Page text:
Earlier this month, TV presenter Paddy McGuinness and his wife Christine revealed that their 4-year-old twins, Leo and Penelope, both have autism.
Christine announced the news via Instagram in a poem she wrote to mark their fourth birthday on 2 July.
The poem immediately sparked praise and thanks from other parents with autistic children.
Well, Christine and Paddy – who are also parents to nine-month-old Felicity – have now spoken in more detail about their children's autism, in the hope of raising awareness and helping others.
Christine revealed that the twins were diagnosed in November 2016, and that her first response was "anger" followed by a "sense of grief".
Speaking to The Mirror on Friday, she said:
We'd been to see a paediatrician, and at the end she said quite casually: "I'm absolutely certain both the children have autism." I was so angry with her. How dare she say that about my children having only seen them for a few hours? I was totally stunned. The only way I can explain how I felt was a sense of grieving; grieving for my "normal" children.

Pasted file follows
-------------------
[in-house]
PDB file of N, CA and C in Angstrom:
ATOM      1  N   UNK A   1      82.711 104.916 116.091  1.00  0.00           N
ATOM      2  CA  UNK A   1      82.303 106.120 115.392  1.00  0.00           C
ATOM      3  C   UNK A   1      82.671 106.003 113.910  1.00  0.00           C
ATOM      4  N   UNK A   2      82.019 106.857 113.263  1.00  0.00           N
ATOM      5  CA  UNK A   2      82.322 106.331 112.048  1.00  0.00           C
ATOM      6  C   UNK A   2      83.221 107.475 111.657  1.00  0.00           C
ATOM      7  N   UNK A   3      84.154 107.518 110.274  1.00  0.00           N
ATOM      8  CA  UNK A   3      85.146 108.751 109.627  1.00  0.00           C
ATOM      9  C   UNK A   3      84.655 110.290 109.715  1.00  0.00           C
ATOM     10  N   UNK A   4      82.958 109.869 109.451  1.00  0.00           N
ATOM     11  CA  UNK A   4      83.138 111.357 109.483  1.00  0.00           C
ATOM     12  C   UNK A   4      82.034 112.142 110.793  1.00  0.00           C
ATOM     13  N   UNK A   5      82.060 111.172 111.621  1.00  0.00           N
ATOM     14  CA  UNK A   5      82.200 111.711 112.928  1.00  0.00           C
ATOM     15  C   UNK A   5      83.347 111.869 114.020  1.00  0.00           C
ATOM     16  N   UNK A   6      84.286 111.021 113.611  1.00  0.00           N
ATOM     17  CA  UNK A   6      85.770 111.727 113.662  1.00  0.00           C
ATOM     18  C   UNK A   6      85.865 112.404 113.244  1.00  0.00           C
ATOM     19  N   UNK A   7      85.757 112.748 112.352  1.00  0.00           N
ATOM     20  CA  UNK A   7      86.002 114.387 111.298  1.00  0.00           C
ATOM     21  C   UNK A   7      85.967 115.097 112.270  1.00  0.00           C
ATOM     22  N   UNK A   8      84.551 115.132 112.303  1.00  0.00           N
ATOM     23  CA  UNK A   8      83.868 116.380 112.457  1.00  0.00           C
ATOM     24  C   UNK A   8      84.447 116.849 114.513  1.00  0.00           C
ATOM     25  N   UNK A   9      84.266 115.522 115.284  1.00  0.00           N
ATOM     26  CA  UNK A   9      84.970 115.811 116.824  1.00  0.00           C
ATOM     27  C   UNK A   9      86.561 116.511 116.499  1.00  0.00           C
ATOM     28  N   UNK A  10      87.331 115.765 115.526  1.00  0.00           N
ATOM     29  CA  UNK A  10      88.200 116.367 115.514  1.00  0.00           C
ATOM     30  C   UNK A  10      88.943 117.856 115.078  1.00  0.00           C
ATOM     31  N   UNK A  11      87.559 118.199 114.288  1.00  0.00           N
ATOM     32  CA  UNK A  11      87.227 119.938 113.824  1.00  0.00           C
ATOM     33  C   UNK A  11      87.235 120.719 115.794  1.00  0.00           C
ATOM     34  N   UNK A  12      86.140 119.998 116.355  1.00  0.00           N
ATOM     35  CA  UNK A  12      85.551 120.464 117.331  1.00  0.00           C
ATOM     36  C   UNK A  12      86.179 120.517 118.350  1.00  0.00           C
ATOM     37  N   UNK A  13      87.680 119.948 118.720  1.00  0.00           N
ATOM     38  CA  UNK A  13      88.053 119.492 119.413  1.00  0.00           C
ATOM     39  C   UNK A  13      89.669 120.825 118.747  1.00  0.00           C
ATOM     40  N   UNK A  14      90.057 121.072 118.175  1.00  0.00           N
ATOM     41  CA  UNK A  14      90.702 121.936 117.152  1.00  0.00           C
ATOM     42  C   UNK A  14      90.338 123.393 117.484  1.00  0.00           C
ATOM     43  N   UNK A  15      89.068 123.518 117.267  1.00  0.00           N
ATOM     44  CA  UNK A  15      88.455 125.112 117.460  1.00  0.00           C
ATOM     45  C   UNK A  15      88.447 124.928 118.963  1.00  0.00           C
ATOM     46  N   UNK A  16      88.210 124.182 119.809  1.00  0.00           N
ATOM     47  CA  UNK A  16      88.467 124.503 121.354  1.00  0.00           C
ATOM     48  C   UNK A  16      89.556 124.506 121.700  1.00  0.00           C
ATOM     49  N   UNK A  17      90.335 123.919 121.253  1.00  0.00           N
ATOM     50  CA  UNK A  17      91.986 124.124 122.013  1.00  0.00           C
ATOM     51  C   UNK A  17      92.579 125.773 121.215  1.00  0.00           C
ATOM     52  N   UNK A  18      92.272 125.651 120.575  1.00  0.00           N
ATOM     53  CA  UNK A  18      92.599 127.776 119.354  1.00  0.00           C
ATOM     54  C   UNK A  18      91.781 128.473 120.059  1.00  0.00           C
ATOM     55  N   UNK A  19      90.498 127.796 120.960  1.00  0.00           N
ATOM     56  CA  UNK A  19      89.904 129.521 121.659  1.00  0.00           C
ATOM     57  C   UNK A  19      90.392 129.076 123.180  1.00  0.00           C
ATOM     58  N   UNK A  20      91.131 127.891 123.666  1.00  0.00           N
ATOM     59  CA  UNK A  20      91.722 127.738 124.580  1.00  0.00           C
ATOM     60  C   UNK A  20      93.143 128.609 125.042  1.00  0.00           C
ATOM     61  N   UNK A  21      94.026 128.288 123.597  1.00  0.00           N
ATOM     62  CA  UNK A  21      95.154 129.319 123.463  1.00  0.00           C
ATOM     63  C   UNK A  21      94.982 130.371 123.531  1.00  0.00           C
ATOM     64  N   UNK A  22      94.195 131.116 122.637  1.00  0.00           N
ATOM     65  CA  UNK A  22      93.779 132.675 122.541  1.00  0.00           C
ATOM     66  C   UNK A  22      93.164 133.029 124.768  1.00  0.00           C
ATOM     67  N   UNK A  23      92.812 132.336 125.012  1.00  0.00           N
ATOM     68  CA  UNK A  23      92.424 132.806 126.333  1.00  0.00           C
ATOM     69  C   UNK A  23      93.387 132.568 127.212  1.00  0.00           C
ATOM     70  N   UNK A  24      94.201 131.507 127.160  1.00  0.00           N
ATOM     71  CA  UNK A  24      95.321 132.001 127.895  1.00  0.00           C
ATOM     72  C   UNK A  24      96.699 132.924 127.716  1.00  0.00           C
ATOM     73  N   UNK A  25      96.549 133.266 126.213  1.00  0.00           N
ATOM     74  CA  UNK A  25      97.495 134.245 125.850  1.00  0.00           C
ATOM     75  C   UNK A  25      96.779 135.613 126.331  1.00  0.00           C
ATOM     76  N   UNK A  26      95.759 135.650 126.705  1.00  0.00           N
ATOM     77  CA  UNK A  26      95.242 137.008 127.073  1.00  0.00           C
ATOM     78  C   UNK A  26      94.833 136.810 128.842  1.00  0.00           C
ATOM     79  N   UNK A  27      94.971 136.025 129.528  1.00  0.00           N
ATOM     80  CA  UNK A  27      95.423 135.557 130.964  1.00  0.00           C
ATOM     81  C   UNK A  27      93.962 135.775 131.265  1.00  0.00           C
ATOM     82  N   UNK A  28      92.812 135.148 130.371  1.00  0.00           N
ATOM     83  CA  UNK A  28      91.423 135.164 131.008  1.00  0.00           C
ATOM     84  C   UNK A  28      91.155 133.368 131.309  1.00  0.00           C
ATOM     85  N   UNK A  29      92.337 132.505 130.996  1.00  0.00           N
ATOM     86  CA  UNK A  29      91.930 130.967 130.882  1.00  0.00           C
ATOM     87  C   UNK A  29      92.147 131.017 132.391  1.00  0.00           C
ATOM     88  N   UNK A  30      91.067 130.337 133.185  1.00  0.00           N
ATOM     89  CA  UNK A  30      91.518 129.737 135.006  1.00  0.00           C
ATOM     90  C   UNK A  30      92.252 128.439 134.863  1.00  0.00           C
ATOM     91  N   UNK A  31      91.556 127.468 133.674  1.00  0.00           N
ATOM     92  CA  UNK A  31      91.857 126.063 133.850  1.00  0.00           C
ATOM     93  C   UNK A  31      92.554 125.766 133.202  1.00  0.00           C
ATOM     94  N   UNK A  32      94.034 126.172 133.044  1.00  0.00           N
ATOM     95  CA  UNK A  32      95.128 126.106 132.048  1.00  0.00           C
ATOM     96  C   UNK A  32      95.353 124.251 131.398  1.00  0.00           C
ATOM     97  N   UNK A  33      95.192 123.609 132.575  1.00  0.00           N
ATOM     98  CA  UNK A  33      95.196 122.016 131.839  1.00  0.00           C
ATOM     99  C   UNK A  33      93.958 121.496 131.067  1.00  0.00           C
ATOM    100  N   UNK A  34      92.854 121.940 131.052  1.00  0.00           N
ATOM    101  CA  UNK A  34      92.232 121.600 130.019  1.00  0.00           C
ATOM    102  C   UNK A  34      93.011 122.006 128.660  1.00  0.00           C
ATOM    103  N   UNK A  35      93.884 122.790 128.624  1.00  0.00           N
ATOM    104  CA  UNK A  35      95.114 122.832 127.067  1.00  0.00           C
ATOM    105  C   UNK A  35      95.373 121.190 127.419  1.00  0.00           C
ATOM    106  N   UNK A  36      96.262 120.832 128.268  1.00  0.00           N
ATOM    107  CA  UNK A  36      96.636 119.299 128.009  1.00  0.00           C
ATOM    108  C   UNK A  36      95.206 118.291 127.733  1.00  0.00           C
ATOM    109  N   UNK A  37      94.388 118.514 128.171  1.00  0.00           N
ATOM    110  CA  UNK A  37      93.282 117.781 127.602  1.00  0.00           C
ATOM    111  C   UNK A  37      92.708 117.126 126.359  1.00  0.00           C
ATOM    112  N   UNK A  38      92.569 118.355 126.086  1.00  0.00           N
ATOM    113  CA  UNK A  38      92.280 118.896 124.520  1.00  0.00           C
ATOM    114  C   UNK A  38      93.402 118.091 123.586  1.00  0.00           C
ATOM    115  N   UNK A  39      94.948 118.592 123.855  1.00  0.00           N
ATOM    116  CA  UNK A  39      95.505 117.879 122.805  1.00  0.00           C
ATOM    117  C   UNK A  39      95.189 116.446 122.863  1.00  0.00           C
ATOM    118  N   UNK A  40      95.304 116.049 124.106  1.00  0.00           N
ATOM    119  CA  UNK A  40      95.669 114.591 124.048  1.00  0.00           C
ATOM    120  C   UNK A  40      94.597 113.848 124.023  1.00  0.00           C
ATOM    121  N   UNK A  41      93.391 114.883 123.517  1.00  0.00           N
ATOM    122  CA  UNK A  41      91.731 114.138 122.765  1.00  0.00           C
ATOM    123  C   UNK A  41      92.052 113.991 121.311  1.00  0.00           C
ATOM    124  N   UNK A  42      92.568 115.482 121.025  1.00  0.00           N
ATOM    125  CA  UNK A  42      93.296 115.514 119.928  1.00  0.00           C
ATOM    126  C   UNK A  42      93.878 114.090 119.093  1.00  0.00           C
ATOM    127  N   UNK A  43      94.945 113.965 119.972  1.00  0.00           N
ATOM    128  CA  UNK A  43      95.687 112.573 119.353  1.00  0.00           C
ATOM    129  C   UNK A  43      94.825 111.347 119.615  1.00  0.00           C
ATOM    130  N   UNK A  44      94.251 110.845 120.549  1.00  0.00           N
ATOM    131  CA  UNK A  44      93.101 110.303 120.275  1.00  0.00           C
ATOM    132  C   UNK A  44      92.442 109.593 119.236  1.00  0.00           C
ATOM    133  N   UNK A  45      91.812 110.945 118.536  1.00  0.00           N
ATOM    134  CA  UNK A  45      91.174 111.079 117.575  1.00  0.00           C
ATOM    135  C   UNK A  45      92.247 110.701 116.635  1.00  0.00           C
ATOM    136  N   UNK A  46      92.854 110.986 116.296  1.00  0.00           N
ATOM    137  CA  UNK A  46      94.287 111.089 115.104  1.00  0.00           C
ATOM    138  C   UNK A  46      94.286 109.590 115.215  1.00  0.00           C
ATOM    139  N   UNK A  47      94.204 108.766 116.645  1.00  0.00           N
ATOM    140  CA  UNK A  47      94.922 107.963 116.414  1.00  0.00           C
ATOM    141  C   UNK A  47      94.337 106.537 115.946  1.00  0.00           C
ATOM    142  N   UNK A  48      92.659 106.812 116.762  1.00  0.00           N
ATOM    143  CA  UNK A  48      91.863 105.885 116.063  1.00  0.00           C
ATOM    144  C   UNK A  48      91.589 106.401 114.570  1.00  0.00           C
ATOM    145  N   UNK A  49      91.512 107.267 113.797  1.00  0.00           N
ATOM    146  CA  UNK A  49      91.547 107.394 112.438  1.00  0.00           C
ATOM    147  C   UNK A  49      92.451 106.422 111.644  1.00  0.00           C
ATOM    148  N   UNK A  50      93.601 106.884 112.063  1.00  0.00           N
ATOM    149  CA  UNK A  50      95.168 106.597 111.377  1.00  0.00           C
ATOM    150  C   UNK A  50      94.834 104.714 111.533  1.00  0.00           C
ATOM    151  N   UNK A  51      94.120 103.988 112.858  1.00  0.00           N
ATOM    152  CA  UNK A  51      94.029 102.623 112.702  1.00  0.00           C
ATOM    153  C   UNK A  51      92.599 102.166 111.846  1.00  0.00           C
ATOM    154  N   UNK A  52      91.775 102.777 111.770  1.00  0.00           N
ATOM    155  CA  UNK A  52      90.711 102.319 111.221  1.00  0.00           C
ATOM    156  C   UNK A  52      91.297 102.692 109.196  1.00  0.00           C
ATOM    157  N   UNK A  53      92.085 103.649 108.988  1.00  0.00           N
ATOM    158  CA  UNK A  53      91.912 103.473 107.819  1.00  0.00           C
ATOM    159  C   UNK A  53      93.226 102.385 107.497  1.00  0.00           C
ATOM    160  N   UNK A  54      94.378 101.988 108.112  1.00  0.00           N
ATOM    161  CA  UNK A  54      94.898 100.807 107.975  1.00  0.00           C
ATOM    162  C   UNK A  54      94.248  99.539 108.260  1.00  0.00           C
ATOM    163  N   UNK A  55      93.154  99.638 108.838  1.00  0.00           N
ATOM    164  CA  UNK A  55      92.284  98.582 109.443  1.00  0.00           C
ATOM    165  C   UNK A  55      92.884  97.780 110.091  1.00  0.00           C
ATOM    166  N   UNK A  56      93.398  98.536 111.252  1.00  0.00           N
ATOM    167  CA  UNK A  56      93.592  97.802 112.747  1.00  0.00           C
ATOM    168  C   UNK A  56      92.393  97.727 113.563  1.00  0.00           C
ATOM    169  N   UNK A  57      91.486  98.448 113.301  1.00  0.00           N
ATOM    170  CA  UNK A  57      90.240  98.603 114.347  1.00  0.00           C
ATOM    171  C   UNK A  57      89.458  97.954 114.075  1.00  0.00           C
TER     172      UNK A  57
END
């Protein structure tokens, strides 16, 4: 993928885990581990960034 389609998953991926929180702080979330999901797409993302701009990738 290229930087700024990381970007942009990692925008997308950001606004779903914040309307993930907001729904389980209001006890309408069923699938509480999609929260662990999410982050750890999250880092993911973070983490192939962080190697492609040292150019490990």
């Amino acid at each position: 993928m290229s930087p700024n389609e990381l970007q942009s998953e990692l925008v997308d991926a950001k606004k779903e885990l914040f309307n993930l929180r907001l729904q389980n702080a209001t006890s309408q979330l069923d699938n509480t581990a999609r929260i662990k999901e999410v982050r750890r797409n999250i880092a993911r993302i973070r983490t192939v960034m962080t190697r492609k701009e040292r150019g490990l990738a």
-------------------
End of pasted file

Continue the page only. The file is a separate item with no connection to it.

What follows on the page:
Christine went on to say that there had been "signs" of autism – such as the children walking on their tiptoes, poor eye contact, and delayed speech – but she'd mistaken the symptoms for her parenting style making them "oversensitive".
What followed was years of the couple simply staying at home, making endless excuses to family and friends as to why they couldn't come out.
They went on to explain the differences in the twins' personalities, revealing that Leo has more "recognisable" symptoms of autism whereas Penelope is much more emotional.
Leo has more recognisable symptoms such as opening and closing doors. If you walk in the front door and shut it behind you – which is such a routine thing to do – he'll be really upset as he'll want to shut it.
Penelope is the complete opposite. Her autism is more moderate than Leo's but we struggle with her more. She doesn’t like physical contact like a cuddle. She’s full of anxiety and prefers to play alone a lot, but doesn’t necessarily want to be alone. It’s difficult to watch my baby dealing with emotions she shouldn’t be dealing with at the age of four.